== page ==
Treat your employees well. If you’re good to your workers and they’re happy with their jobs, they’ll pass that kindness on to customers and invaluably bolster the image of your company. Or, they’ll do the same for their employees and maintain a positive corporate culture.

Coming Off The Island

Don’t try to go it alone. Swallow your pride. Take every opportunity to learn and draw upon the experiences of others every day. You will never know it all. Network and communicate with colleagues, peers, and seniors that have been there. Ask questions, observe, and reflect upon how you can adapt what you’ve learned to become better.

Seek A Mentor. It never hurts to have someone in your corner that you can trust and seek guidance from every now and then. Listen, reflect, and draw upon their experiences.

So, if you’re a new manager, I encourage you to come out from the corner office and engage with your team…

A desk is a dangerous place from which to view the world.
— John Le Caré

Why Mentor Others?

Mentoring-wht1Recently, my wife and I drove through various Southeastern states to visit family and friends. While driving, I often had many moments to reflect upon what I do, why I do it, and what brought me to make and stick to that decision all these years. Throughout the drive, I always circled back to three things. First off, I’ve come across many people that have positively influenced my life. Secondly, I’ve always had a passion for helping others, and Third, I love to coach and teach. So, why do I choose to mentor others?

In my business, I often come across people from different generations, in various stages of their lives, or are in some form of transition. They all face changes, challenges, and decision points in their lives that affect their jobs, careers, and businesses. Whether these changes, challenges, or decisions are planned or not, the crossroads they face can be quite daunting. Often times, they seem stuck, have little or no direction, and they need help. Having been there many times myself in my life and career, I try to share my knowledge and experience with them, so that they can make the right decisions for themselves.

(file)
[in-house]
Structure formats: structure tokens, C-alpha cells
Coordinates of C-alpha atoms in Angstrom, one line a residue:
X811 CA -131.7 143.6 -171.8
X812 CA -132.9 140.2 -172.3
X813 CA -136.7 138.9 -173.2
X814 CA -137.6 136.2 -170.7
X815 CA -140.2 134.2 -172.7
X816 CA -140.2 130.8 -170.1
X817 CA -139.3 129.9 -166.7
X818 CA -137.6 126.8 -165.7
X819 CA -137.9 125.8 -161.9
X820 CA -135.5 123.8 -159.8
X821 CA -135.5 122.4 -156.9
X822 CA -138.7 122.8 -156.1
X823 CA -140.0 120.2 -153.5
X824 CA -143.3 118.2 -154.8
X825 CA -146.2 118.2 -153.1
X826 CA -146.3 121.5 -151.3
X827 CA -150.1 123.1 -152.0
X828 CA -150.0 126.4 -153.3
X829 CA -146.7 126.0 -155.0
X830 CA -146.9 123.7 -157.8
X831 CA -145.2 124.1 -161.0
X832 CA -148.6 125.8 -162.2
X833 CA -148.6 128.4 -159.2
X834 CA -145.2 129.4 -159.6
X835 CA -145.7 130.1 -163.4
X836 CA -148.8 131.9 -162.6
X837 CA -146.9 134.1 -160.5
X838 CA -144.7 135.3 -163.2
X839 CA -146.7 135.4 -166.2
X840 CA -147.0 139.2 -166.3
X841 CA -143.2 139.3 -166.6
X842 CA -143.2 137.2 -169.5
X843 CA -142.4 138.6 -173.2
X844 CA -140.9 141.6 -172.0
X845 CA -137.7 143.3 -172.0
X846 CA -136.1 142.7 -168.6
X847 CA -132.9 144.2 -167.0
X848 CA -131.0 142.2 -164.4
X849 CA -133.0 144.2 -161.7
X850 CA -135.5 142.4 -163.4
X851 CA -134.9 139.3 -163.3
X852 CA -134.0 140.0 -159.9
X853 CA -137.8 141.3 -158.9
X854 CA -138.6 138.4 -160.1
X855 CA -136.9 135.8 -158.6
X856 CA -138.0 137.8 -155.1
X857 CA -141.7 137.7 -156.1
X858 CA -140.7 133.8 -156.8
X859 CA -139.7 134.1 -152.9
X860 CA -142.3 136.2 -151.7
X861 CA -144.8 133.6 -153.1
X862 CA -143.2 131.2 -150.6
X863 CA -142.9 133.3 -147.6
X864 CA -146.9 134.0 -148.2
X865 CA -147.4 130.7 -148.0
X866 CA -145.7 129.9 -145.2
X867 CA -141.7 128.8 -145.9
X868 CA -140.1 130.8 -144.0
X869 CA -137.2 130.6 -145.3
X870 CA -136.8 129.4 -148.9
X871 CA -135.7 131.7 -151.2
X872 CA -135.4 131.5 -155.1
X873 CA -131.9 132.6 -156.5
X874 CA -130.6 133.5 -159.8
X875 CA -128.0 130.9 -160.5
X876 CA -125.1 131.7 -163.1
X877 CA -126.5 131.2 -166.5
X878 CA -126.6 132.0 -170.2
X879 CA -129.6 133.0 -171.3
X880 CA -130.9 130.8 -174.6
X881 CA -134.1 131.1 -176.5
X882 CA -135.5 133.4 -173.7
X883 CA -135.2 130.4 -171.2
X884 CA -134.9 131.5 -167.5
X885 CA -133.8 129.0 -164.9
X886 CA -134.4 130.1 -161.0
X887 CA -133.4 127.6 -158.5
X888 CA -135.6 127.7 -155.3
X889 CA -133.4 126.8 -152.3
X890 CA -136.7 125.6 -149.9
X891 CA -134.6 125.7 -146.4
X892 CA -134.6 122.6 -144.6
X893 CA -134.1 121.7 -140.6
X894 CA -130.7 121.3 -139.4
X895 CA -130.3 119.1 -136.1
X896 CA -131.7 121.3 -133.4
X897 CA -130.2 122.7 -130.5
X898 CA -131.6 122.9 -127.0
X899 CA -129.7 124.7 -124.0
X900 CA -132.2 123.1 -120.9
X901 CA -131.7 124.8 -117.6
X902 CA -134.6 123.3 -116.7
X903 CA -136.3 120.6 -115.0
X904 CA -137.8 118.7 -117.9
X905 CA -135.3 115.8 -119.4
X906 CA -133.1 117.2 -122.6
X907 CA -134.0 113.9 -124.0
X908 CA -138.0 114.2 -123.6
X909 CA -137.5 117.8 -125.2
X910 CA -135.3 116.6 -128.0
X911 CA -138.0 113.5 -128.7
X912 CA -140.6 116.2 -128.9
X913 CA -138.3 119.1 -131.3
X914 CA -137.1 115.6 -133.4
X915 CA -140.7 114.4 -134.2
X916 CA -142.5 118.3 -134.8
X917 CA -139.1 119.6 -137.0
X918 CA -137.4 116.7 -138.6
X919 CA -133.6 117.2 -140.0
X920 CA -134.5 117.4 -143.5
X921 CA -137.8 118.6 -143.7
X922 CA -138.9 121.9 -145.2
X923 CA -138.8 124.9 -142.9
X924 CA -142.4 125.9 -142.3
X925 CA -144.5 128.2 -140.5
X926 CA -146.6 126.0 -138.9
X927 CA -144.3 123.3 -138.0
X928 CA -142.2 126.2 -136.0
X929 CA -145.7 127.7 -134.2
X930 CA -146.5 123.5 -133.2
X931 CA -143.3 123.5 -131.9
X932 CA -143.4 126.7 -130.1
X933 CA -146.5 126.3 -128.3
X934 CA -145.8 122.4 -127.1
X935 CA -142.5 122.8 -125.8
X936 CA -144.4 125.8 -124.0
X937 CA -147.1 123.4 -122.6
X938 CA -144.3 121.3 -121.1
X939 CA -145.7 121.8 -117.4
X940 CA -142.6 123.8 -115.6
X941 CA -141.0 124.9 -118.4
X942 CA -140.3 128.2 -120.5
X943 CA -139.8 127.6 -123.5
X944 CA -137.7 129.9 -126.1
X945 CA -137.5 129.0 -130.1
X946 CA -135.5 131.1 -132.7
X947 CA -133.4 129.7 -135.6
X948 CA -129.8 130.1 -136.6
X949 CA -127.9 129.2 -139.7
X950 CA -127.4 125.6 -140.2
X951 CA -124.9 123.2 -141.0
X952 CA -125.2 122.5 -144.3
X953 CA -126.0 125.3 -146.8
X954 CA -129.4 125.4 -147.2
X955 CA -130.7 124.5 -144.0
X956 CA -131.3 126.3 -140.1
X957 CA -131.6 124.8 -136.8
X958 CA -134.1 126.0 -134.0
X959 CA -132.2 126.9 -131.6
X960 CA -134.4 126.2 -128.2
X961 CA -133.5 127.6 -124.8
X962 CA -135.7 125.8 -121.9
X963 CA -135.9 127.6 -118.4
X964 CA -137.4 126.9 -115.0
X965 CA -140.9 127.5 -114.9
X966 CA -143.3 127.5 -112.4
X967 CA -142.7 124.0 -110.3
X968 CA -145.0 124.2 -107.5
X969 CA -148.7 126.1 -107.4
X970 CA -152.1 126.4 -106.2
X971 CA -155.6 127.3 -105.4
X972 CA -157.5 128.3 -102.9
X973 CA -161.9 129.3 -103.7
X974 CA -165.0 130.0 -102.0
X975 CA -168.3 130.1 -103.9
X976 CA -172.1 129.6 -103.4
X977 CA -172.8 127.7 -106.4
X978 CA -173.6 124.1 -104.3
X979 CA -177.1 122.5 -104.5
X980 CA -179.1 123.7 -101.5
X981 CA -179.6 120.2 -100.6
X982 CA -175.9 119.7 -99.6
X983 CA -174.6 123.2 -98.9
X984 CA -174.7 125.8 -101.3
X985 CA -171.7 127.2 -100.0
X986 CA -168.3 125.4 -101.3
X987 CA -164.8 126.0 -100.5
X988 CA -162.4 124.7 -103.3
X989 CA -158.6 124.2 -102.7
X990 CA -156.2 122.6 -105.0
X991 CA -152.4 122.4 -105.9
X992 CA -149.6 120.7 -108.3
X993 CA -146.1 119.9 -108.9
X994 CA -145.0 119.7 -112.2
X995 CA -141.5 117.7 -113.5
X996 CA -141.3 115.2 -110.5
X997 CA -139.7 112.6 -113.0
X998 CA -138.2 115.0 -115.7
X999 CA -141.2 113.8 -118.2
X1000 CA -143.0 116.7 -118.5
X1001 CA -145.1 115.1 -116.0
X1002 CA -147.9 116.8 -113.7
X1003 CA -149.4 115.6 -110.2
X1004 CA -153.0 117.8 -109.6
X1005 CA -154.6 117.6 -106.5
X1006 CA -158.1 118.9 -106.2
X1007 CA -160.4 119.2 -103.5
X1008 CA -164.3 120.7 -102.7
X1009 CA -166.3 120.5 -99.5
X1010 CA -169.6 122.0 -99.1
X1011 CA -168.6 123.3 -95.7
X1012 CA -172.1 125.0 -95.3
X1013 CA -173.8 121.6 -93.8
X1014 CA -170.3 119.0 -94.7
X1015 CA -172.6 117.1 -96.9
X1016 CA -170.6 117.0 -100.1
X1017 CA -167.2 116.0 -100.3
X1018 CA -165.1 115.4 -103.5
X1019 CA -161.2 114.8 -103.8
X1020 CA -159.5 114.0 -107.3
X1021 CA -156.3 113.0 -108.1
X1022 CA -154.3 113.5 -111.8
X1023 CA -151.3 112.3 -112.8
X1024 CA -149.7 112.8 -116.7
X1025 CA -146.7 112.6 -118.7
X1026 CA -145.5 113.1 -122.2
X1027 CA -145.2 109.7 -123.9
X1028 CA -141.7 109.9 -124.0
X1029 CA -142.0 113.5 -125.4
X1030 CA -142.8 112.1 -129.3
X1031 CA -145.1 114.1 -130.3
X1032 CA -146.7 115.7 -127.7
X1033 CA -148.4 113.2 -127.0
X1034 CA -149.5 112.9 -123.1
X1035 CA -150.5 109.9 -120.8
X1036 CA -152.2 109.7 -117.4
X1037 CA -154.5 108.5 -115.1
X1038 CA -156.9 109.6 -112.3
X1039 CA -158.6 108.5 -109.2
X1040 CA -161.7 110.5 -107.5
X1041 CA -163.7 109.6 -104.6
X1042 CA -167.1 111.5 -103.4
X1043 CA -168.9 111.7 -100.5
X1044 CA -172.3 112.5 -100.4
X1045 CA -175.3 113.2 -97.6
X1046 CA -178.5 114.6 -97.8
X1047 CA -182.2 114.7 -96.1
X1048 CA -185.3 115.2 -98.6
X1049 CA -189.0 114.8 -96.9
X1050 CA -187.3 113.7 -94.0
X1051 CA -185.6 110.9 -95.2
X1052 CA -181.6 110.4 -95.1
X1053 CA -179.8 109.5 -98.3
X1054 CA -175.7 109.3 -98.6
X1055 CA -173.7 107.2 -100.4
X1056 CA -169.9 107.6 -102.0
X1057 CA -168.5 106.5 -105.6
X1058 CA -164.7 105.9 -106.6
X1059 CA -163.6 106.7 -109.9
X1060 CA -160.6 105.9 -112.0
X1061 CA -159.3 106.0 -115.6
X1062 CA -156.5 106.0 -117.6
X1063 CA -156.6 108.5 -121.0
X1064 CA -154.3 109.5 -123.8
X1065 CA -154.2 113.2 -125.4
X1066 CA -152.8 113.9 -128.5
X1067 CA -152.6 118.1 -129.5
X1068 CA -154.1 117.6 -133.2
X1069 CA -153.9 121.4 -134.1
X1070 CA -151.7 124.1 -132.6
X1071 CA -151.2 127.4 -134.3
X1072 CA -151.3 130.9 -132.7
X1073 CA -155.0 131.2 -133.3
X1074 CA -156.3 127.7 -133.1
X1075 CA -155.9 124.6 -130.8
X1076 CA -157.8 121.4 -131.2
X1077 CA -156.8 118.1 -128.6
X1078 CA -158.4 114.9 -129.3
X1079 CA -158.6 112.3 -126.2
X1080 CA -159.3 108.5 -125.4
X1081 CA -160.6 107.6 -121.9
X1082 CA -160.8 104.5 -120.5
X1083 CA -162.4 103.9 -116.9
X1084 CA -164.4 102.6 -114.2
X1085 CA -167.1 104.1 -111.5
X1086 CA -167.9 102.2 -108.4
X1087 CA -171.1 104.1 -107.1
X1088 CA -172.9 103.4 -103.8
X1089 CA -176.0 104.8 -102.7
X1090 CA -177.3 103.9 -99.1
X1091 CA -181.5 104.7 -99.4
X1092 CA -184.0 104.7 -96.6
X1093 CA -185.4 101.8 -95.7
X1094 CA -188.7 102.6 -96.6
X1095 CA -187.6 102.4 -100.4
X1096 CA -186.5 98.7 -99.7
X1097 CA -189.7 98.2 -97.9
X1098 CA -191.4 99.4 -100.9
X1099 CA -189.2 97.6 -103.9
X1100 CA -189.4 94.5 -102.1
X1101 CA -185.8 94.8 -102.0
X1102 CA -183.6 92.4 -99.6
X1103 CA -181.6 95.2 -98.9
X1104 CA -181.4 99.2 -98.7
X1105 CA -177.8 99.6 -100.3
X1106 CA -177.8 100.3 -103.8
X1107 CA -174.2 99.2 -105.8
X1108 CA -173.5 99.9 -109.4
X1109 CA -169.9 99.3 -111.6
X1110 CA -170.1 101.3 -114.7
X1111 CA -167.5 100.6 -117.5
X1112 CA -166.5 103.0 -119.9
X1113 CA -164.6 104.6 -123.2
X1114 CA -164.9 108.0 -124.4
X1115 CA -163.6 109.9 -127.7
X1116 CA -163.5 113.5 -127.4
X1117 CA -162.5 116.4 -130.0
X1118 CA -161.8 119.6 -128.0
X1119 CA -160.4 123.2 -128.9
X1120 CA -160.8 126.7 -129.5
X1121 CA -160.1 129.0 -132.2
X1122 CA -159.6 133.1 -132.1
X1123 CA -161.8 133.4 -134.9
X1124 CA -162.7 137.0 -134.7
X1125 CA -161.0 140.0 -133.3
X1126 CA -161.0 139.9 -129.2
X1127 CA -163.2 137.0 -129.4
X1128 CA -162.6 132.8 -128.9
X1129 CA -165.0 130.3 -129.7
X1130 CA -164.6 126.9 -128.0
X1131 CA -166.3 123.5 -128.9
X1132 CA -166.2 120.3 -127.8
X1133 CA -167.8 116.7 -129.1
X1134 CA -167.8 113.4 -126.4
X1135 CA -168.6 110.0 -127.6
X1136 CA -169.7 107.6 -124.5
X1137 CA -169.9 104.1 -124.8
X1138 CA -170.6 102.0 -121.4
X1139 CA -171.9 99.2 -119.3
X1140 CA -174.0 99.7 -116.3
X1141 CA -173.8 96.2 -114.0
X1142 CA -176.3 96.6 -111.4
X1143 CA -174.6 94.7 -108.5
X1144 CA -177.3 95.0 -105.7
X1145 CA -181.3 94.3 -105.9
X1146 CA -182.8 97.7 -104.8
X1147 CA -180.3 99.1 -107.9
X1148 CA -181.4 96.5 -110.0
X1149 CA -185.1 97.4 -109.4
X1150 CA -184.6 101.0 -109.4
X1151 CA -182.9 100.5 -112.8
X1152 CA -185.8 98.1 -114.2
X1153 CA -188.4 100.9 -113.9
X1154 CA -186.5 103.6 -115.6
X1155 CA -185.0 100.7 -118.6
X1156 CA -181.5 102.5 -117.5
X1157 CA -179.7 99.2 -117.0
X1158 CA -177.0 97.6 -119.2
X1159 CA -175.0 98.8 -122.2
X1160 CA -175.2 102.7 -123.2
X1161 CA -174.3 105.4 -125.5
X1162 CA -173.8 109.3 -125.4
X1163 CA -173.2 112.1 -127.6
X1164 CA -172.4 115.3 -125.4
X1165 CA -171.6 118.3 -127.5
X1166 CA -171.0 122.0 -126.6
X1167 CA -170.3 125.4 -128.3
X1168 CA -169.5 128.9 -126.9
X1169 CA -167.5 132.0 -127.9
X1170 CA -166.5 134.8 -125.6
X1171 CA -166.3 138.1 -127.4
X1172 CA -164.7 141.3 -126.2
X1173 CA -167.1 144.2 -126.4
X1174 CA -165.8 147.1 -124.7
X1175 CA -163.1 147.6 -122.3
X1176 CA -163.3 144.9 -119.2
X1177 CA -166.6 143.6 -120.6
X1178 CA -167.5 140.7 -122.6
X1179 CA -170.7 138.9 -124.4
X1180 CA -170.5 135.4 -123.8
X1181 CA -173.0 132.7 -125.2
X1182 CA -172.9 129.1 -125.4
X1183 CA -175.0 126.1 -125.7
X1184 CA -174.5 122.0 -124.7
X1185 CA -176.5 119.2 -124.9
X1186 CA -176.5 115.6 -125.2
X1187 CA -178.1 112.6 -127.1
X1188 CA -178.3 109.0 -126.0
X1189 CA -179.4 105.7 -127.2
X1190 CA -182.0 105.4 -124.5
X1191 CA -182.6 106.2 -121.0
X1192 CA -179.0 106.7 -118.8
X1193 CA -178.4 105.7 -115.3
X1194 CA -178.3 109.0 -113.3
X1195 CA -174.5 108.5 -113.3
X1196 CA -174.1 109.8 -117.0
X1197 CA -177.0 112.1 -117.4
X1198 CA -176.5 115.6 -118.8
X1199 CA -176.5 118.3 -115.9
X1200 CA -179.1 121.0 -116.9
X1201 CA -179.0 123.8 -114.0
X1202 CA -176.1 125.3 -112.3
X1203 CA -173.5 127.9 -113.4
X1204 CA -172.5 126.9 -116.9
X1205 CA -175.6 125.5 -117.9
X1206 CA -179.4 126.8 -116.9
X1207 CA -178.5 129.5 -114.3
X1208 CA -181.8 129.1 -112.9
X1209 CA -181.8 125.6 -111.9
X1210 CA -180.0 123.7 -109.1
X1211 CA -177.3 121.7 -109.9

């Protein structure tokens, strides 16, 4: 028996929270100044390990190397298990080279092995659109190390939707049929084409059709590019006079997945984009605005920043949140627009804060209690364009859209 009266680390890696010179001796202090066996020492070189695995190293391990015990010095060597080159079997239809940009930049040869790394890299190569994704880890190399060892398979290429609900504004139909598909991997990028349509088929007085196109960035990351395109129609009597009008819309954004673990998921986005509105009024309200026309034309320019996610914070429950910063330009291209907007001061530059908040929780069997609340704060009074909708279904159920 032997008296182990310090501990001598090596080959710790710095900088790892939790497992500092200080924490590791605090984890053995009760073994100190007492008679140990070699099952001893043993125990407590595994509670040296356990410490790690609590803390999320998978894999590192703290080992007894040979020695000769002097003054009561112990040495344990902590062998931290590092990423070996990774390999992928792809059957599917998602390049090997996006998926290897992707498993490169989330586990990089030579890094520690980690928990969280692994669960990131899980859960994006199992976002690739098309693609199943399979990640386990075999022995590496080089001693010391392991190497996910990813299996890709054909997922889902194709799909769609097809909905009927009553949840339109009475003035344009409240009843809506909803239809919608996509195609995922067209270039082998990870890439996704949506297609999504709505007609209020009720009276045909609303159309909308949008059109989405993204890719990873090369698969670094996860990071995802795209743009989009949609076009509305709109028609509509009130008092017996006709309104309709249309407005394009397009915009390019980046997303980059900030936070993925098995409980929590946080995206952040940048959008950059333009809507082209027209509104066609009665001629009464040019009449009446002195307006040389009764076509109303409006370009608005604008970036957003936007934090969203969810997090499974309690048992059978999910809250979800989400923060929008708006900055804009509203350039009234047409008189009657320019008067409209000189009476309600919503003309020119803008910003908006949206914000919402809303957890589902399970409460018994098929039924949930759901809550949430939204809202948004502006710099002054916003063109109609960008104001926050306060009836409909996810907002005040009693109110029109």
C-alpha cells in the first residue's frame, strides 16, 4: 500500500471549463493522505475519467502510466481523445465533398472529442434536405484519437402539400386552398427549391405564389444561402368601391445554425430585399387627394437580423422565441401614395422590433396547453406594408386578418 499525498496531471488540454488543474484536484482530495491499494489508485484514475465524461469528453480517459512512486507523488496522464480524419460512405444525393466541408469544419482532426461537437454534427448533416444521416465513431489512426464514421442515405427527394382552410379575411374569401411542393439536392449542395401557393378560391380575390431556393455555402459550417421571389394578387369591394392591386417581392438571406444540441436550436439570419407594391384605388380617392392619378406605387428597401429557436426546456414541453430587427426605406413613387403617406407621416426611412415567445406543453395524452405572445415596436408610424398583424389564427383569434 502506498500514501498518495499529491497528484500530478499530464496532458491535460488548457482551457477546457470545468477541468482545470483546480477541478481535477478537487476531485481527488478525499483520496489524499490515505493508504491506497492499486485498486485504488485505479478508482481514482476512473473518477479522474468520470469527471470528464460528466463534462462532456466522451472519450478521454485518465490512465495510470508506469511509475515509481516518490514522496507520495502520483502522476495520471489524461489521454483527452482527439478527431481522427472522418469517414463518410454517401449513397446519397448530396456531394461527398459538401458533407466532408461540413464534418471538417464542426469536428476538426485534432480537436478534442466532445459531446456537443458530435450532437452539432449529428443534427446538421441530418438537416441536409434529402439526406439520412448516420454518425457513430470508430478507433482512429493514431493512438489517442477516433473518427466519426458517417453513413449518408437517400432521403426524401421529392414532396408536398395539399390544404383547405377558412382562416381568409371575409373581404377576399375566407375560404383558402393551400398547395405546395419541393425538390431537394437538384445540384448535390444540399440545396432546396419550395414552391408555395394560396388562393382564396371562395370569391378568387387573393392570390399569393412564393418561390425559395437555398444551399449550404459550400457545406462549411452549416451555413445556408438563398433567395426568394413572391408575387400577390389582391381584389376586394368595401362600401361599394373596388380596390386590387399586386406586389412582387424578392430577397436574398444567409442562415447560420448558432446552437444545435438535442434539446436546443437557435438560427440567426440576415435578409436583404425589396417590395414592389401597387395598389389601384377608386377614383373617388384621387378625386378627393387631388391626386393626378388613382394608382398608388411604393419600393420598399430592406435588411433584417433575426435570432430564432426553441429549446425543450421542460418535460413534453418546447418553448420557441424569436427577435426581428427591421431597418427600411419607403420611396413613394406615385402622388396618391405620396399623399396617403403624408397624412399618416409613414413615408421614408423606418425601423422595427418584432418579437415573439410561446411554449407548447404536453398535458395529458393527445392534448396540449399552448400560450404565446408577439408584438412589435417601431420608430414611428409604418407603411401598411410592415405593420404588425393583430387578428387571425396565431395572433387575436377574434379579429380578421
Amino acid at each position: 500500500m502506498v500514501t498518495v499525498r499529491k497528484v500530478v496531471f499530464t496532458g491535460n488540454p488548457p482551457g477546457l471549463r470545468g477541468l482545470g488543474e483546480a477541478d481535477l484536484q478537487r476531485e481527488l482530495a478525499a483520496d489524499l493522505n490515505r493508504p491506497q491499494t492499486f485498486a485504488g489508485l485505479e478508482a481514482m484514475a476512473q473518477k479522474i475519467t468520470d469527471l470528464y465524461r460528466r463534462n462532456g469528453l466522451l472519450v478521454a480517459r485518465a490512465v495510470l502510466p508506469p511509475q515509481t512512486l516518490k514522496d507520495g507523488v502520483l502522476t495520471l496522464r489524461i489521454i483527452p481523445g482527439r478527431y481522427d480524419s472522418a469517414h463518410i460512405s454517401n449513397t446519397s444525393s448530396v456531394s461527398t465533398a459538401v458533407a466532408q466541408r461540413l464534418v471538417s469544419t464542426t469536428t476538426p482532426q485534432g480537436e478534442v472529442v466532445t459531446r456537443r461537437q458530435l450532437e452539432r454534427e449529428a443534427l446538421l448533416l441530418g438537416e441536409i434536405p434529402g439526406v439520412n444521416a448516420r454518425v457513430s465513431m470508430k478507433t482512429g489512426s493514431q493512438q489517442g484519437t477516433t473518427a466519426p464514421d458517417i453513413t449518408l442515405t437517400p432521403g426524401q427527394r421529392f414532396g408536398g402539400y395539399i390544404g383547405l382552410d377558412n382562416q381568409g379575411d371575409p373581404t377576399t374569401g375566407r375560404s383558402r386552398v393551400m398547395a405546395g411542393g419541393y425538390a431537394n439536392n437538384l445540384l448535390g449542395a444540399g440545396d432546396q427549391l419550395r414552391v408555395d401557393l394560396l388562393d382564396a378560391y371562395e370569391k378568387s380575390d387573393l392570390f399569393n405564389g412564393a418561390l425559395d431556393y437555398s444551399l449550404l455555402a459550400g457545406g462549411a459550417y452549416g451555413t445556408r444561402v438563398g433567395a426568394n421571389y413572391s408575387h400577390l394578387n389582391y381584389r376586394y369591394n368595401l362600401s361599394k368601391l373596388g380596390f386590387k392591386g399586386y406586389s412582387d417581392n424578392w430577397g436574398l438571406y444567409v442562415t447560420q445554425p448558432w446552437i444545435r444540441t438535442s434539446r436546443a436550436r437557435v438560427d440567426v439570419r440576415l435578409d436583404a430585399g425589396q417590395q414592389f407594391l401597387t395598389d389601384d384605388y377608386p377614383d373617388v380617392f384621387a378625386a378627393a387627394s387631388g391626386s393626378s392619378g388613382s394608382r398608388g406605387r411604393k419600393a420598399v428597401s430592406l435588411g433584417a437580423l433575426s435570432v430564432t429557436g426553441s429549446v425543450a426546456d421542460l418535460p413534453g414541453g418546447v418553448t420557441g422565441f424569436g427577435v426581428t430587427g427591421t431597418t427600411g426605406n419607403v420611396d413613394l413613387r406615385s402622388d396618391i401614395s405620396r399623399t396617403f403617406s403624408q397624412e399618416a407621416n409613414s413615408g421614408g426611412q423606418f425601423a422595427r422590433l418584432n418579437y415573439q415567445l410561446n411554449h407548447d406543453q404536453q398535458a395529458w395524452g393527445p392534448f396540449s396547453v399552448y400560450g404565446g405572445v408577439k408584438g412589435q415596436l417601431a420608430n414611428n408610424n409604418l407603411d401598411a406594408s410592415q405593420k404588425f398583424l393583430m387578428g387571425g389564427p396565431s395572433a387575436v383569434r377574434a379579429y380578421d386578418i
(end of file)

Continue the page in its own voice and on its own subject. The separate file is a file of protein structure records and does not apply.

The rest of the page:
WebThree key points that I always try to stress in my mentoring sessions with them are: have a vision, think strategically, and continue to learn.

Early in my career, one of my mentors always tried to stress these three key points with me. He emphasized to know where you want to go, think out of the box, and continue to learn.

“Education is a foundation, not an end point. Never be afraid to diversify, grow, and explore different things.”

casentric-mentoring-quote2.ashxGreat advice and it works; however, it’s a two way street! Let me share a success story with you. Quite a few years ago, I mentored a young supervisor just starting out in her career. After a few sessions, what we discussed clicked, she got it, and ran with it. Over the years throughout her career, she has held various supervisory and managerial roles in a Fortune 500 company, where she had (as she puts it) the privilege of coaching, mentoring and developing many young professionals herself. Oftentimes, she reflected on the mentoring sessions we had and encouraged others to try new things, diversify, and explore other areas of business and interests. As she continued to grow in her career, she coached, taught and mentored students in a business partnership program affiliated with her local school district, and encouraged others to mentor others as well.

So, that’s why I do what I do. Just as my mentors taught and encouraged me, I continue to enjoy my passion to mentor others. Don’t be afraid to try new things, diversify and share your talents, and explore new areas of interest. What’s on your development plan for this year?